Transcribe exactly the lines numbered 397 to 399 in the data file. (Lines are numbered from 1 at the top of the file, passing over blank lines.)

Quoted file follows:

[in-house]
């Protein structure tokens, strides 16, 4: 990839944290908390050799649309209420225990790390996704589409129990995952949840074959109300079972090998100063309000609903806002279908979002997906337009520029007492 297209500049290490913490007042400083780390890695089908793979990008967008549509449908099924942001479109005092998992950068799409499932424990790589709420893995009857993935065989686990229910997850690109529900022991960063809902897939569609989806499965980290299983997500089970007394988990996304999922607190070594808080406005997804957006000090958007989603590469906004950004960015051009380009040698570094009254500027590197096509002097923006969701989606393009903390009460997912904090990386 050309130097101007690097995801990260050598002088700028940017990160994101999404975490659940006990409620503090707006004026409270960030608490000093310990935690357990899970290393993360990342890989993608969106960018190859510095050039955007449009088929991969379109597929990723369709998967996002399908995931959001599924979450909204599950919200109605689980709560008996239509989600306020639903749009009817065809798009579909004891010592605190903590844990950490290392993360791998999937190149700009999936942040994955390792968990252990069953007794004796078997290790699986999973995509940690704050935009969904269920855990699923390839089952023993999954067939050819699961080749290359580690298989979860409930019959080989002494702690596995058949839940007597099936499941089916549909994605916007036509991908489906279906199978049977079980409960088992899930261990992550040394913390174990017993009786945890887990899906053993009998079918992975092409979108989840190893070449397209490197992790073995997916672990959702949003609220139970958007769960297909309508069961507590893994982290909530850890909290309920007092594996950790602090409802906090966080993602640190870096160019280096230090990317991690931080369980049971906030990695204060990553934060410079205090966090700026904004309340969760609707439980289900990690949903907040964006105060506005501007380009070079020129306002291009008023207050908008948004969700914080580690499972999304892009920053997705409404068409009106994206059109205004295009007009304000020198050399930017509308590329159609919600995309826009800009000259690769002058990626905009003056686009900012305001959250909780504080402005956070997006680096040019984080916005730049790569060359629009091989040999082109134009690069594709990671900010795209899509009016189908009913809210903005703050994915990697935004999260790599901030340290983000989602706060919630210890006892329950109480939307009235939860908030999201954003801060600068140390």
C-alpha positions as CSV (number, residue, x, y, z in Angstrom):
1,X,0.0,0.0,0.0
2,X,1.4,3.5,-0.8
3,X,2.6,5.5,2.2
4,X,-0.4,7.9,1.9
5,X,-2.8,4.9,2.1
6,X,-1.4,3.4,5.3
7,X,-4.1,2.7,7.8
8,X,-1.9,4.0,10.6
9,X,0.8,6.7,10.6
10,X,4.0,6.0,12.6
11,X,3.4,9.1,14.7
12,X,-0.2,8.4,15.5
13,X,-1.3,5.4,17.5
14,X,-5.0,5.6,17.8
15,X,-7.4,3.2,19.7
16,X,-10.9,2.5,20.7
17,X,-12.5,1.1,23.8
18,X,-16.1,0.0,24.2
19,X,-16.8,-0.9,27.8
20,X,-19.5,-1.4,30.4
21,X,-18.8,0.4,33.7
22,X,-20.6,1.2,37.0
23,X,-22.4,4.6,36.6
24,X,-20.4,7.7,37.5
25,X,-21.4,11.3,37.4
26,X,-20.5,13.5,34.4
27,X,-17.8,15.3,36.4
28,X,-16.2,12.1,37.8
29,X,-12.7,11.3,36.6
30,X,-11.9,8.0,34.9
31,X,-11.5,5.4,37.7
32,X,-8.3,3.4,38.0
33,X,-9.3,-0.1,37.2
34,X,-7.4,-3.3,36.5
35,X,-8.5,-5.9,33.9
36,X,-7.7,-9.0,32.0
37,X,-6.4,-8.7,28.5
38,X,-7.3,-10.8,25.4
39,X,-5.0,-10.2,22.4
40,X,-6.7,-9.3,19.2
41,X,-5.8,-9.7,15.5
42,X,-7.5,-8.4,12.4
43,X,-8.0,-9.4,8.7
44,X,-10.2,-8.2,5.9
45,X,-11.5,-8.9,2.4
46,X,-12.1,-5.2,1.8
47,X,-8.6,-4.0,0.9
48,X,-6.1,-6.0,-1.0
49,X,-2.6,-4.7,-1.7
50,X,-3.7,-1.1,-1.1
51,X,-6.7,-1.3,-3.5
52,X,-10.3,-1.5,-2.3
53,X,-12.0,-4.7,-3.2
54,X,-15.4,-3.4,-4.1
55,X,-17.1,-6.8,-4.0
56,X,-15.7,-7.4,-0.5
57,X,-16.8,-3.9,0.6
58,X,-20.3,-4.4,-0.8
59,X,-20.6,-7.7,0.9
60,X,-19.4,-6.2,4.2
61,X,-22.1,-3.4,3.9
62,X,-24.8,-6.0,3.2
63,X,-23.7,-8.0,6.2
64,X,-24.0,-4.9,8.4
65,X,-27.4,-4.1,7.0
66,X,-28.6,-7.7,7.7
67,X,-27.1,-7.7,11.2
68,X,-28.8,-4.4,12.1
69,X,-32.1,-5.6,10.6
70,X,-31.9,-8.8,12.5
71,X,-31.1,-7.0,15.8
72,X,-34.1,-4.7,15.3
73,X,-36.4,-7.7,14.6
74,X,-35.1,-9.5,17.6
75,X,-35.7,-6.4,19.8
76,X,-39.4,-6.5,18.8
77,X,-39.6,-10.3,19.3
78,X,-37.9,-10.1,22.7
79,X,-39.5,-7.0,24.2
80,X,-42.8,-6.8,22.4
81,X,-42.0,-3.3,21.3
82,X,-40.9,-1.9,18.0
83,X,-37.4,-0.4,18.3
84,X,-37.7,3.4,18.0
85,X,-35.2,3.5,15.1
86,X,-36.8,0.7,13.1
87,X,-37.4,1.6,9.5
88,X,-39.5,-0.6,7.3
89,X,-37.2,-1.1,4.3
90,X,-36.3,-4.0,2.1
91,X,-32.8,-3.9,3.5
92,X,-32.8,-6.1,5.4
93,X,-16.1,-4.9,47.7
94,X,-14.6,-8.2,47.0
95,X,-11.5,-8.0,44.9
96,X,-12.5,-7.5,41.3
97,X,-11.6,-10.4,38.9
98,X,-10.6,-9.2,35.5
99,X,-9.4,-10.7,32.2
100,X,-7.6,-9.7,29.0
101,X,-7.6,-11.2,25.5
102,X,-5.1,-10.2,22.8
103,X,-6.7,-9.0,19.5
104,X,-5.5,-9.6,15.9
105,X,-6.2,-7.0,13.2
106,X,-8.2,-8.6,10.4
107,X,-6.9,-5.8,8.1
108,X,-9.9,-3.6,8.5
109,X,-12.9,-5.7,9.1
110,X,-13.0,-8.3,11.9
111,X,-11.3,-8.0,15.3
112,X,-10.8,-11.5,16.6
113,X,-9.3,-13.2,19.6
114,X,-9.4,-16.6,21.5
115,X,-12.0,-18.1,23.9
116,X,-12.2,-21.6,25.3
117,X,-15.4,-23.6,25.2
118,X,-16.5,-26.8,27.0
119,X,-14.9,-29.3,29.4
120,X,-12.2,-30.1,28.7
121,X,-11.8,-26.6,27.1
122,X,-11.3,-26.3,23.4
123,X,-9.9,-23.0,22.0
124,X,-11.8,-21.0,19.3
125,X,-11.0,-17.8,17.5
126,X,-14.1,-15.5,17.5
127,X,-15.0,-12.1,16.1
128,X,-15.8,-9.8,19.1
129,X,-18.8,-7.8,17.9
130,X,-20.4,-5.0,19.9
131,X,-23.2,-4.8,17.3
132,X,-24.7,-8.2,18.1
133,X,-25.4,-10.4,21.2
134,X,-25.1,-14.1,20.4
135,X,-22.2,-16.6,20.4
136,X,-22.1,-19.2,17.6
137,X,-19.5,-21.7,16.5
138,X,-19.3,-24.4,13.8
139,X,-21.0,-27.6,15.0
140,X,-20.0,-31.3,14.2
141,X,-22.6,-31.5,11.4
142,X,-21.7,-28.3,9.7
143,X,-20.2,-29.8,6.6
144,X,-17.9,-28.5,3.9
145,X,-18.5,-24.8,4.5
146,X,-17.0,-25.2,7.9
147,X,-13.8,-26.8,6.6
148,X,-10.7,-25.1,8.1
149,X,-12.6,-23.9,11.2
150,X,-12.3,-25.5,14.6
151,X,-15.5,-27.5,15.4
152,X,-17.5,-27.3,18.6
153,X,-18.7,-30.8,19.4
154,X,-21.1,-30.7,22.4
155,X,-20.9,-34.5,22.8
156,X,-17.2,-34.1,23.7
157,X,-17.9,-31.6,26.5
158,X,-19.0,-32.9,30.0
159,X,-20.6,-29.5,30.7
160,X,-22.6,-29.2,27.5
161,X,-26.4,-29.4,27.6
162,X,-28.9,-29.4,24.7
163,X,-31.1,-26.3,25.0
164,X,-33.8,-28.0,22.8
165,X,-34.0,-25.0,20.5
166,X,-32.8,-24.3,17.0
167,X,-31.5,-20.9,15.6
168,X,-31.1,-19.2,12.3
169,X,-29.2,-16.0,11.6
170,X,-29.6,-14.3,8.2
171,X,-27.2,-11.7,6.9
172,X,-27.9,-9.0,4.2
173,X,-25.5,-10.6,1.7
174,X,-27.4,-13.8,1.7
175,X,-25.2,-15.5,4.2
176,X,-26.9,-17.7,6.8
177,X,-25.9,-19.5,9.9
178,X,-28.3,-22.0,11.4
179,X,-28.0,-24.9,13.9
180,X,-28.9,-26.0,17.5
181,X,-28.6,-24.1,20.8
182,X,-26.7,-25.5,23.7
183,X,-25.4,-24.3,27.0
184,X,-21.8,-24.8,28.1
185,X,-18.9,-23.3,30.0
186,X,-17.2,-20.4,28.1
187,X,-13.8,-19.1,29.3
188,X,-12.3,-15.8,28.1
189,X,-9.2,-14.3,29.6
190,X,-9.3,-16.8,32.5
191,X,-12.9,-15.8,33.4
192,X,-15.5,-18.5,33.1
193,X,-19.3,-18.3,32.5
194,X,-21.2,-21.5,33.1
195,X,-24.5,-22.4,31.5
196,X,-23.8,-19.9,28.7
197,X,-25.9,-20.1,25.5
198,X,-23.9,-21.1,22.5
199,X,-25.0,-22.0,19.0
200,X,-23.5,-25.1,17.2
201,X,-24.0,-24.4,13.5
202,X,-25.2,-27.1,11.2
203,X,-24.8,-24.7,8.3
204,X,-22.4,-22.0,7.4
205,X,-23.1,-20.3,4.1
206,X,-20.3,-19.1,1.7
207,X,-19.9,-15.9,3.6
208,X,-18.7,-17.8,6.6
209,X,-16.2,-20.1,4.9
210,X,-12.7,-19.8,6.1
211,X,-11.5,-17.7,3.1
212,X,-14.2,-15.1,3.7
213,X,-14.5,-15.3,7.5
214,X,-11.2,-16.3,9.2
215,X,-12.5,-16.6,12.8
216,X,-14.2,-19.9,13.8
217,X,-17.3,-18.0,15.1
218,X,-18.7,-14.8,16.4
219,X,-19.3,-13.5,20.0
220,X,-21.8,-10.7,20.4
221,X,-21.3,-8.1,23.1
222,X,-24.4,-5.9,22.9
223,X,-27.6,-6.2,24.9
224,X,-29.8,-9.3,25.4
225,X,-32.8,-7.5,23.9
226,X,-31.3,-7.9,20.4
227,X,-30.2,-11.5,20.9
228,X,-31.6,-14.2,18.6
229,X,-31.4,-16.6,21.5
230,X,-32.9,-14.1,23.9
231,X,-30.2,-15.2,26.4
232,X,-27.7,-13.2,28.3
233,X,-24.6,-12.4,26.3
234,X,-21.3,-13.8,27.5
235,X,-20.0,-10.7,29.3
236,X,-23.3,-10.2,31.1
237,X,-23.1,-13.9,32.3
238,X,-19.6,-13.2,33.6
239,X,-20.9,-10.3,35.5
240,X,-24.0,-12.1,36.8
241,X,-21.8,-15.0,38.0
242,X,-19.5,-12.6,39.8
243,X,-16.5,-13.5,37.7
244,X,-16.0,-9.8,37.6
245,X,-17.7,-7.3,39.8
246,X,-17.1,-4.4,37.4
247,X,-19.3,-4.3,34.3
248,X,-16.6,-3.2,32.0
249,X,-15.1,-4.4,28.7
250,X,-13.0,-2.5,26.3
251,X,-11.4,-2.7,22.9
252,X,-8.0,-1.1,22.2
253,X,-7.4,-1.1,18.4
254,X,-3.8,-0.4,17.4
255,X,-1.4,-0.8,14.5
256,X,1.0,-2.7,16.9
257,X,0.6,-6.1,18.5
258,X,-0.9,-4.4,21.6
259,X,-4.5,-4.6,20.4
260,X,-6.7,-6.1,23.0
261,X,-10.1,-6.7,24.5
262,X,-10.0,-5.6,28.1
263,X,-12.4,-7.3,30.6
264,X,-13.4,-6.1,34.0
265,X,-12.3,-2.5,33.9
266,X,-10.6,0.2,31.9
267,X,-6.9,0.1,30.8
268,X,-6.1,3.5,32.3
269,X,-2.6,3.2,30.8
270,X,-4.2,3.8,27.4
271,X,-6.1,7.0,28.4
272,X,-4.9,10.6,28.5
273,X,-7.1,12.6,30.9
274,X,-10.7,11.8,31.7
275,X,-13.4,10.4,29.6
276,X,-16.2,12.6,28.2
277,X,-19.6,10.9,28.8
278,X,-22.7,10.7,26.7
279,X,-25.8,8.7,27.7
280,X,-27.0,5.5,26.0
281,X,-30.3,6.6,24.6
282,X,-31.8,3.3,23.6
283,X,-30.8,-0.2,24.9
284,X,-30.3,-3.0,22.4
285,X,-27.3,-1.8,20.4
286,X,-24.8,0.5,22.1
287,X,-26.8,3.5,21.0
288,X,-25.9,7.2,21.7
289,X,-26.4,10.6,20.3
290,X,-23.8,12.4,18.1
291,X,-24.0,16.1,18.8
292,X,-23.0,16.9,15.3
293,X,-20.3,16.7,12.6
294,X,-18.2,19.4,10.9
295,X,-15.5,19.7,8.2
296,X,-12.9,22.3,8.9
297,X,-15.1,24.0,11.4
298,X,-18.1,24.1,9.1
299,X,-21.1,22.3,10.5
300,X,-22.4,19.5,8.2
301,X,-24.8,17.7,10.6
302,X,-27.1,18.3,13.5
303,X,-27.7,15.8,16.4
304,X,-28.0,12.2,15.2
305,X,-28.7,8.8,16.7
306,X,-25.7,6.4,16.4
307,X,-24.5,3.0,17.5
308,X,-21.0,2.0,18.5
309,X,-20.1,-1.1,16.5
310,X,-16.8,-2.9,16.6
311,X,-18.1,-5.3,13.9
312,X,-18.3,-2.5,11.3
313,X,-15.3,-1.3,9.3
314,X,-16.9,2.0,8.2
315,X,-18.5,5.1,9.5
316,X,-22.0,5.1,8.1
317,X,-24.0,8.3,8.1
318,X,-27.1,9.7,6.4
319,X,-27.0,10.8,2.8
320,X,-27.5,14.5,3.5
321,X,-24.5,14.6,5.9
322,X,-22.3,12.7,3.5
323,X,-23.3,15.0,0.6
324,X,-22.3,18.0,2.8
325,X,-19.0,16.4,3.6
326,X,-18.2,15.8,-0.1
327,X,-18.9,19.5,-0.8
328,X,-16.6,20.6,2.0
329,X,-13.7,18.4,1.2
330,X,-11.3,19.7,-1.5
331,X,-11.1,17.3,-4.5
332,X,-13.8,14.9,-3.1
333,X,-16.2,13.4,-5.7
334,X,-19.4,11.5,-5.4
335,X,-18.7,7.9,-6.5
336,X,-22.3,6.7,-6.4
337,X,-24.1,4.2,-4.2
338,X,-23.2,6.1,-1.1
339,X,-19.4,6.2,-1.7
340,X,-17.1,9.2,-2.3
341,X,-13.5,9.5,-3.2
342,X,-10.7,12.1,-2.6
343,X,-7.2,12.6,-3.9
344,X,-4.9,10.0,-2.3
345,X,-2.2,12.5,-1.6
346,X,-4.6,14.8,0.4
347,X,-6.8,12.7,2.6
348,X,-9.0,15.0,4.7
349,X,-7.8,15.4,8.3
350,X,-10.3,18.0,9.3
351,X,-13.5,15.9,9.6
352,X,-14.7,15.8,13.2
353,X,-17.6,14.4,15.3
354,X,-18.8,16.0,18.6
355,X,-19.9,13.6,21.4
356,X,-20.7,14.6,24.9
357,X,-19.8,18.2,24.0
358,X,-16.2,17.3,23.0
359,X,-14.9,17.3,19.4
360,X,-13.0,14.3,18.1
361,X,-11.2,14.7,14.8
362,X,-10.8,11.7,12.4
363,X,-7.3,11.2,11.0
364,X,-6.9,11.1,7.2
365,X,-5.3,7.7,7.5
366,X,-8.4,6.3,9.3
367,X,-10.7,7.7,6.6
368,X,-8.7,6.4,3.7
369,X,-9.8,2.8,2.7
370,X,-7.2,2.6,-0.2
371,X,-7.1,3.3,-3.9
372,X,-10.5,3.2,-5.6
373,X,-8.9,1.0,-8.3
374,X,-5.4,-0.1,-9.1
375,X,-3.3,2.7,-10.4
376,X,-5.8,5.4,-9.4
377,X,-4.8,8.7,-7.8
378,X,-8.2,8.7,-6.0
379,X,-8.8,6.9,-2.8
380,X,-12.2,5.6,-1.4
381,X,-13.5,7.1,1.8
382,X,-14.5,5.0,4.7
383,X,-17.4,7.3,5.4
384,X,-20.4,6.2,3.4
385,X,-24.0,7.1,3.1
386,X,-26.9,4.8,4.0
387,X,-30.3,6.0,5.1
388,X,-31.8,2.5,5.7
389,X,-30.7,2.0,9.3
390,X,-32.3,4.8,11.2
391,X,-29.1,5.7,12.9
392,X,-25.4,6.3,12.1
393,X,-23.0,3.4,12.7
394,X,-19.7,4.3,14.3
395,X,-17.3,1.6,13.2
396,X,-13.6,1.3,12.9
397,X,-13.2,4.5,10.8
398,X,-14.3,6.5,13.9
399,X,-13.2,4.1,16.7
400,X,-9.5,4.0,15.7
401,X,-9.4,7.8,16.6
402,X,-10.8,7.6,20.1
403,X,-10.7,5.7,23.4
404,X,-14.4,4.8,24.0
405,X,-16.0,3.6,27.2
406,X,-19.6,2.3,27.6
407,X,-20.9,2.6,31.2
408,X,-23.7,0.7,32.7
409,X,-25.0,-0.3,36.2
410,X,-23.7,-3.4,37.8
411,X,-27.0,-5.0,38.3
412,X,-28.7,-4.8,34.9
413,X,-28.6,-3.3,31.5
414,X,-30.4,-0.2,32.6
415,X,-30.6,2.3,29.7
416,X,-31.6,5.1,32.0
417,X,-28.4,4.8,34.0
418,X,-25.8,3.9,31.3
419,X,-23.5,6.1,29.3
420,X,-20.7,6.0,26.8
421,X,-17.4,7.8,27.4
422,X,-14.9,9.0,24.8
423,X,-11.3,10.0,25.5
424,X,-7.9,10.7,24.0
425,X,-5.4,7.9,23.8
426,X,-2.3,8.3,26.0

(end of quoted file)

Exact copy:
394,X,-19.7,4.3,14.3
395,X,-17.3,1.6,13.2
396,X,-13.6,1.3,12.9